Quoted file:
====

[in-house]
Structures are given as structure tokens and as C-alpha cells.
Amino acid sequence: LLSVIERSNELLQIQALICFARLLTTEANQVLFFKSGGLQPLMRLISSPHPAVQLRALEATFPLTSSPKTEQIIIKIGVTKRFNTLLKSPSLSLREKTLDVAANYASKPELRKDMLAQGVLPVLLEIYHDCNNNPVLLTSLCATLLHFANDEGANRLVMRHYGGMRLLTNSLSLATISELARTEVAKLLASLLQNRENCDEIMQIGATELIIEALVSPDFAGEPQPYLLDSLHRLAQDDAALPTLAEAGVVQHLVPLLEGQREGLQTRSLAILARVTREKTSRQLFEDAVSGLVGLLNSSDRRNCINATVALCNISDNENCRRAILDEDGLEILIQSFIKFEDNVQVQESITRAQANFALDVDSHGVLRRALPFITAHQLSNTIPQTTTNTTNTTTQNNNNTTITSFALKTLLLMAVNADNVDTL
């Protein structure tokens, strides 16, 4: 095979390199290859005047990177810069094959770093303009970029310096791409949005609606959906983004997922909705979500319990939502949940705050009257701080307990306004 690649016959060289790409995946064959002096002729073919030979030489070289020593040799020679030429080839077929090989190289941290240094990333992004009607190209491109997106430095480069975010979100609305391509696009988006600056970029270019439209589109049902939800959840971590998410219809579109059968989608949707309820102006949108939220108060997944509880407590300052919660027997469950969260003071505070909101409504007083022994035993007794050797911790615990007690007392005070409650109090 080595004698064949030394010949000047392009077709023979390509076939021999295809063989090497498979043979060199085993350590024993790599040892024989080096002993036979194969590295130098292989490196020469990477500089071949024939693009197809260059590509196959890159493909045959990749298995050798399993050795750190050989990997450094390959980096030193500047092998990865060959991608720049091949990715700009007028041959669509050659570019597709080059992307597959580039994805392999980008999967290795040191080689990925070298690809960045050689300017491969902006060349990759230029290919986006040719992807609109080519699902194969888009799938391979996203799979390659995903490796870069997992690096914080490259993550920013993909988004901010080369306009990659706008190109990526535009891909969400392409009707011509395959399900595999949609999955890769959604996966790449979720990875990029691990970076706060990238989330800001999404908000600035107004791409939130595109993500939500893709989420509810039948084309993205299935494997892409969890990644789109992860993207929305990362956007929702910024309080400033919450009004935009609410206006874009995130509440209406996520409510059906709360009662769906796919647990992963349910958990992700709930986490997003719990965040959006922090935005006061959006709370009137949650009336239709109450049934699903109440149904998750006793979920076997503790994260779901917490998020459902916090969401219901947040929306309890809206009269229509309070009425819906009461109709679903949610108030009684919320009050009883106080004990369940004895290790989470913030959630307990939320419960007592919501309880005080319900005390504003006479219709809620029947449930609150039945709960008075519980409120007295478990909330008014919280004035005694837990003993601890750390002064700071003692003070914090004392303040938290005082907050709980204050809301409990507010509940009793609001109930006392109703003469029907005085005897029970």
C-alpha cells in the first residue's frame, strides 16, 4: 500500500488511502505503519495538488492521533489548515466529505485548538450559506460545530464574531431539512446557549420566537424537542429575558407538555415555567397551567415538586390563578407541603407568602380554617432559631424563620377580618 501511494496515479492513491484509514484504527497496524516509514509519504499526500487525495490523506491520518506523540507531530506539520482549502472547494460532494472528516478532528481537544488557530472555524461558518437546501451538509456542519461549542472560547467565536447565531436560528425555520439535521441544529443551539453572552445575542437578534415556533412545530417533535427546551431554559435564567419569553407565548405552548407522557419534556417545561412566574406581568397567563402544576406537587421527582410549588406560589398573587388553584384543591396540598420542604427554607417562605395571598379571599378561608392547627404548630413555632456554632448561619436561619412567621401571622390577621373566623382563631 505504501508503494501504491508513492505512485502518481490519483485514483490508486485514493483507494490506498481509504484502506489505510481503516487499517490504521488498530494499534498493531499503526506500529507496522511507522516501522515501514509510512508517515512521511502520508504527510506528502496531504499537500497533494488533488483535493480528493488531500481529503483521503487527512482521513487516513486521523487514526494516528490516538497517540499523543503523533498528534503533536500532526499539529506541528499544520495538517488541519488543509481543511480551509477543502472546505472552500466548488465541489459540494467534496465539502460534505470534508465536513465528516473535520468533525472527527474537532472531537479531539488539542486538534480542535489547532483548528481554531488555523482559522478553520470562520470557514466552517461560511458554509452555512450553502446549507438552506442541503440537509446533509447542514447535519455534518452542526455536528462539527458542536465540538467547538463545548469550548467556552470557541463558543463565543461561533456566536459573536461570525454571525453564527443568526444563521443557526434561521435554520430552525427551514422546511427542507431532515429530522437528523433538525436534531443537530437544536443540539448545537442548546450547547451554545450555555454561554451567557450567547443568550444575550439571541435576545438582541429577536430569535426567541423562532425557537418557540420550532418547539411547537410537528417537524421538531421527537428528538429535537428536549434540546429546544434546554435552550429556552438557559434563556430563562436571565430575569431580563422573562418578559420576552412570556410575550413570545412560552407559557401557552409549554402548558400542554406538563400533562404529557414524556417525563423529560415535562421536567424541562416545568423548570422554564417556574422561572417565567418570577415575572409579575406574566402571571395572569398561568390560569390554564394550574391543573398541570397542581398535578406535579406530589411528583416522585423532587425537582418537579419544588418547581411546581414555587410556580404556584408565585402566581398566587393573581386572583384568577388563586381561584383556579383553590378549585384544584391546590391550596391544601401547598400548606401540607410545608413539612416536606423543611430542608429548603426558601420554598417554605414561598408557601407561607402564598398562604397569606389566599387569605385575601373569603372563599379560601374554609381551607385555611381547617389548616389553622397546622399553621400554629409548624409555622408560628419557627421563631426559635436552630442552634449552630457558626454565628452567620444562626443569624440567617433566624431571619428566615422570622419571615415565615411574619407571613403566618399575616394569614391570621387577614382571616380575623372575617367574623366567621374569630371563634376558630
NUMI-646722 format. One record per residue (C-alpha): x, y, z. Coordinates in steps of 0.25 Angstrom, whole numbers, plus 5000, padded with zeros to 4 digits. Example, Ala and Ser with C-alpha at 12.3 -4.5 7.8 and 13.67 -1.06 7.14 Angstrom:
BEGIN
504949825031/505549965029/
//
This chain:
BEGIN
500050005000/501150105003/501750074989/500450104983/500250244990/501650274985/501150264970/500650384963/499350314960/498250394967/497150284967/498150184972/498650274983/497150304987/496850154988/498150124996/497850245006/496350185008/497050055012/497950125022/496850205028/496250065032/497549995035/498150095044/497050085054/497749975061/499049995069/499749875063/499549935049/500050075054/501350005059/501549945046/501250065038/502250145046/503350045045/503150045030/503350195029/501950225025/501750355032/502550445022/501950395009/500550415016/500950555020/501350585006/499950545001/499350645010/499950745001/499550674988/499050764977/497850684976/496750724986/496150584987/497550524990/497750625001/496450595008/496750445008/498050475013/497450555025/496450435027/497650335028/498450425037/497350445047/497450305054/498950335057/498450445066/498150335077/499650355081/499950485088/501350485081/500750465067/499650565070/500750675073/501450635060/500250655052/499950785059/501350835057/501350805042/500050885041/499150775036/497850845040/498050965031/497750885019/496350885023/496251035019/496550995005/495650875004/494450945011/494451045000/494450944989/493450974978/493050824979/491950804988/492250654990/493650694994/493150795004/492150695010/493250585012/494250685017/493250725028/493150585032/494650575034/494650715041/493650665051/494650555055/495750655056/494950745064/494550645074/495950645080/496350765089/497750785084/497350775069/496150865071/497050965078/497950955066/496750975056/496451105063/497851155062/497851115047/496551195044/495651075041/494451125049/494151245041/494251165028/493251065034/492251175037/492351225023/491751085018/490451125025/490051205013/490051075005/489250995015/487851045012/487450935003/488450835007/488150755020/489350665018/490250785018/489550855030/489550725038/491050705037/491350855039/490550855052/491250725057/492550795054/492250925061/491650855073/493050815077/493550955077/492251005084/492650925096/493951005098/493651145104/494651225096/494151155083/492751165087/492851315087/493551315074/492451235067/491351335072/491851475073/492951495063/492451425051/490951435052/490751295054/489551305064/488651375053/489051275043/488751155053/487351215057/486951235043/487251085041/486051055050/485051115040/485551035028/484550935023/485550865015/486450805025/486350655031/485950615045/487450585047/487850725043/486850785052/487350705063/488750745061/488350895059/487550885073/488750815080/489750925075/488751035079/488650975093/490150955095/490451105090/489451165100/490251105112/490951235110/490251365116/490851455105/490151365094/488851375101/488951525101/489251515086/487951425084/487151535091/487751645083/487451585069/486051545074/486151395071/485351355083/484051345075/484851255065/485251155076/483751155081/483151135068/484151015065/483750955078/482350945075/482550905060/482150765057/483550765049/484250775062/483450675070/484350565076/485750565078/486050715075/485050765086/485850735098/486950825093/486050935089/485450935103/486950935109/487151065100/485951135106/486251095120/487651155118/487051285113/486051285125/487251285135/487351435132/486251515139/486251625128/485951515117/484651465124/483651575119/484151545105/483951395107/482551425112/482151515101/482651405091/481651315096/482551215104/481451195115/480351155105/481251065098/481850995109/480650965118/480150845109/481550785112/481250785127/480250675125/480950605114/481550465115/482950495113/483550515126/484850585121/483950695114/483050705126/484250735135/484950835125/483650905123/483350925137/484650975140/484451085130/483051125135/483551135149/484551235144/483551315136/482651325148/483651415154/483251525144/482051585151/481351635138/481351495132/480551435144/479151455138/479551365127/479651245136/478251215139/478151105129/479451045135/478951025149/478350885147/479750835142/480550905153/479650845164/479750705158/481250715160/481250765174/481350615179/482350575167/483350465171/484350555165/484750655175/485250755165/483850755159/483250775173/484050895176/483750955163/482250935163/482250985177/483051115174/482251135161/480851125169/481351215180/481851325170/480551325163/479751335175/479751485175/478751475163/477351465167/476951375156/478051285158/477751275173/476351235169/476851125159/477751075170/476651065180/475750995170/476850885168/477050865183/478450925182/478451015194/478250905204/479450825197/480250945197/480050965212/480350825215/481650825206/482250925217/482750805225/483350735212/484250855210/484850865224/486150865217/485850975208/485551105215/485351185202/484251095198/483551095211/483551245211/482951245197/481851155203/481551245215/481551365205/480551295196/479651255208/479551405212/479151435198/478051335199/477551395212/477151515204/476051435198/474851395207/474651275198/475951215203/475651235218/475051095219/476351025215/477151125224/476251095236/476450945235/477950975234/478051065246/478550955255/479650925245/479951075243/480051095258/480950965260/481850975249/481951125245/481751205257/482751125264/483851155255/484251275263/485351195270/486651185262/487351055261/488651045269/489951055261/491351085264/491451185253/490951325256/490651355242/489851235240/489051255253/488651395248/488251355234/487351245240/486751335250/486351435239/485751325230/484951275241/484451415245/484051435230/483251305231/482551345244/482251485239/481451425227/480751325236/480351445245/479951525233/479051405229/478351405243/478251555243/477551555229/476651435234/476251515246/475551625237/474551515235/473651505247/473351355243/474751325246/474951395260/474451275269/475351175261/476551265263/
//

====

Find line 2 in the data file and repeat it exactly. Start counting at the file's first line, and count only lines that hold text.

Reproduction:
Structures are given as structure tokens and as C-alpha cells.